The call for a less integrated world expressed in the wake of the coronavirus pandemic would lead to a loss of income and prosperity. This is according to a recent study by the ifo Institute. “Rolling back globalization, for example by bringing production back to Germany on a larger scale, would not be a solution to the current crisis,” says Lisandra Flach, Director of the ifo Center for International Economics.
“We can show that if we reverse globalization now, the economic consequences of COVID-19 would be only marginally smaller,” Flach adds. In Germany, renationalization and bringing back production would have enormous negative consequences for the country’s economic strength. “In a world where trading costs are 100 percentage points higher among all trading partners, the COVID-19 shock would lead to a 7.4 percent reduction in real income,” explains Marina Steininger, co‑author of the study.
“In a less integrated world, our economic output (GDP) would already be at a much lower level,” Flach continues. According to calculations by the ifo Institute, COVID-19 has reduced Germany’s GDP back down to its 2013 level. In a less globalized world, the current GDP level would be comparable to that of 1996. It’s true that the COVID‑19 shock affects globalized countries more than closed economies; however, globalization has already lifted the countries involved to a level they would never have reached without worldwide value creation.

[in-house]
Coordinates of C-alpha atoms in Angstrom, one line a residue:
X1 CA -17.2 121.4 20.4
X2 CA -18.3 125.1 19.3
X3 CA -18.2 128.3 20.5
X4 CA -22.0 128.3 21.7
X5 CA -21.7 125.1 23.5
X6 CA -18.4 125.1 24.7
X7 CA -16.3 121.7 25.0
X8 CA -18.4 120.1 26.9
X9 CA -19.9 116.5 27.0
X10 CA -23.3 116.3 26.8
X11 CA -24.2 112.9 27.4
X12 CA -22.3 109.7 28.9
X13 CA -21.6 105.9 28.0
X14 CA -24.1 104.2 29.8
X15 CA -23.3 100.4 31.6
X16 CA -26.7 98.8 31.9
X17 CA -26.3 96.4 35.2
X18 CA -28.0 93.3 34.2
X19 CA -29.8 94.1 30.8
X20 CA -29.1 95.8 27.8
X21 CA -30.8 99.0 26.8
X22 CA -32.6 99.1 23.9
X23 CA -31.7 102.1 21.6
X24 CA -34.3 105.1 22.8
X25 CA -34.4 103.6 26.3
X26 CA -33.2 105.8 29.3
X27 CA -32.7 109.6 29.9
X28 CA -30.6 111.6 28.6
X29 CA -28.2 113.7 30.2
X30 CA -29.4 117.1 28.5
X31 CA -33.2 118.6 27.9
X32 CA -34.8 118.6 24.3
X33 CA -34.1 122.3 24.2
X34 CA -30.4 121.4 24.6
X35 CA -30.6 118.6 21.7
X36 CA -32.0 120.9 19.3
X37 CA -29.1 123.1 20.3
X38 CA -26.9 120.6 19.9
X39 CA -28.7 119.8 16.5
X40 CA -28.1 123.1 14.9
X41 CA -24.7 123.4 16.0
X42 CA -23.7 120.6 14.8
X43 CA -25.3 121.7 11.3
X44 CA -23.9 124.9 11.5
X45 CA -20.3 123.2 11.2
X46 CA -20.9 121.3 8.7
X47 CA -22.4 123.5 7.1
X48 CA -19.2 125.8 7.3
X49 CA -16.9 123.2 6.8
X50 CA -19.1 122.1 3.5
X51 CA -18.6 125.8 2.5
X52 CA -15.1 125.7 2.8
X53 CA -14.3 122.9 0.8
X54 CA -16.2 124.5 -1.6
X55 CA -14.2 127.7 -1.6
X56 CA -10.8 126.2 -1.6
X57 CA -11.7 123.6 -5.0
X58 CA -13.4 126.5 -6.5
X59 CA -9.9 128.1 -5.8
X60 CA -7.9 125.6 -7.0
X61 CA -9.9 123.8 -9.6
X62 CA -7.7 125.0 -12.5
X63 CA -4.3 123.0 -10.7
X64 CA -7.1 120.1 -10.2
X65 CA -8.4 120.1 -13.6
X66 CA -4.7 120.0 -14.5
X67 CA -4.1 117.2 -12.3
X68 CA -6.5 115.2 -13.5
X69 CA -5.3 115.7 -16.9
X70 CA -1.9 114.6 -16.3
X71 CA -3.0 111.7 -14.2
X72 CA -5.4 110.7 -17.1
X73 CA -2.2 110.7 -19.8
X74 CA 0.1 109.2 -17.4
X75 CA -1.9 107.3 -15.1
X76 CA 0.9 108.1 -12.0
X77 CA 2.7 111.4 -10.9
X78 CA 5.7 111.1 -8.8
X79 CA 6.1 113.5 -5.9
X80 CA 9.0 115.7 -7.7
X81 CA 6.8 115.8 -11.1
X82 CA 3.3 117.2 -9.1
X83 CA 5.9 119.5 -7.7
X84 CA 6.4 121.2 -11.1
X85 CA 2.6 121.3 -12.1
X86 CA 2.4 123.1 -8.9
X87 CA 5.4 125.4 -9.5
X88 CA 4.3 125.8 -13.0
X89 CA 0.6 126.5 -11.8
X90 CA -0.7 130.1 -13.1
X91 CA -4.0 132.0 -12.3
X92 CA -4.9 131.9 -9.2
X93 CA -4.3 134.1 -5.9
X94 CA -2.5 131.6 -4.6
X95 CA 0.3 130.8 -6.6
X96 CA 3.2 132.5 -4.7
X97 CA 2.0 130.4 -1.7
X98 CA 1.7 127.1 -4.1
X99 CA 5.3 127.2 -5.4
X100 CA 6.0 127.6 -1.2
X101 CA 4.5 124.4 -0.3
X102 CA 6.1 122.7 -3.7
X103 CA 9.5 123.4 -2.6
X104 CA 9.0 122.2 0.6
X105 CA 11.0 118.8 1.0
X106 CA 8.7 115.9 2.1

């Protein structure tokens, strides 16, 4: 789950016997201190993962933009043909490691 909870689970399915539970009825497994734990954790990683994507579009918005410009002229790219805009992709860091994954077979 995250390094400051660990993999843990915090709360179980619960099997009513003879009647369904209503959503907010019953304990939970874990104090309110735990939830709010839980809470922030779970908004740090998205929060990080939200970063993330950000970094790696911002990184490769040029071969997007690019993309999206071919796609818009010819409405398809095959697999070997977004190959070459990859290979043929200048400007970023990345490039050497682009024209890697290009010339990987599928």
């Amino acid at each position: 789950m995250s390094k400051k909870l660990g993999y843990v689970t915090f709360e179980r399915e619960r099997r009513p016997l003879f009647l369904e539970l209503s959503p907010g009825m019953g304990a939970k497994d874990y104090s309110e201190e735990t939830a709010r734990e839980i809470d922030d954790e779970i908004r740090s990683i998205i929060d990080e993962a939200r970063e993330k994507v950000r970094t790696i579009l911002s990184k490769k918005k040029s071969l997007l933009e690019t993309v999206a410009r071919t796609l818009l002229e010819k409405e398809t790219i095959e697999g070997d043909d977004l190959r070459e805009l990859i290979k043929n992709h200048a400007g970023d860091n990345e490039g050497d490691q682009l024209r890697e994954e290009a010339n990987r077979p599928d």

“The crisis is affecting the various sectors very unevenly. In percentage terms, manufacturing has been hit the hardest, especially the automotive and pharmaceutical sectors,” Steininger says.
Article: “Globalisation after COVID-19: Consequences of the Pandemic for the German Economy” by Lisandra Flach and Marina Steininger, in: ifo Schnelldienst 7/2020; published here.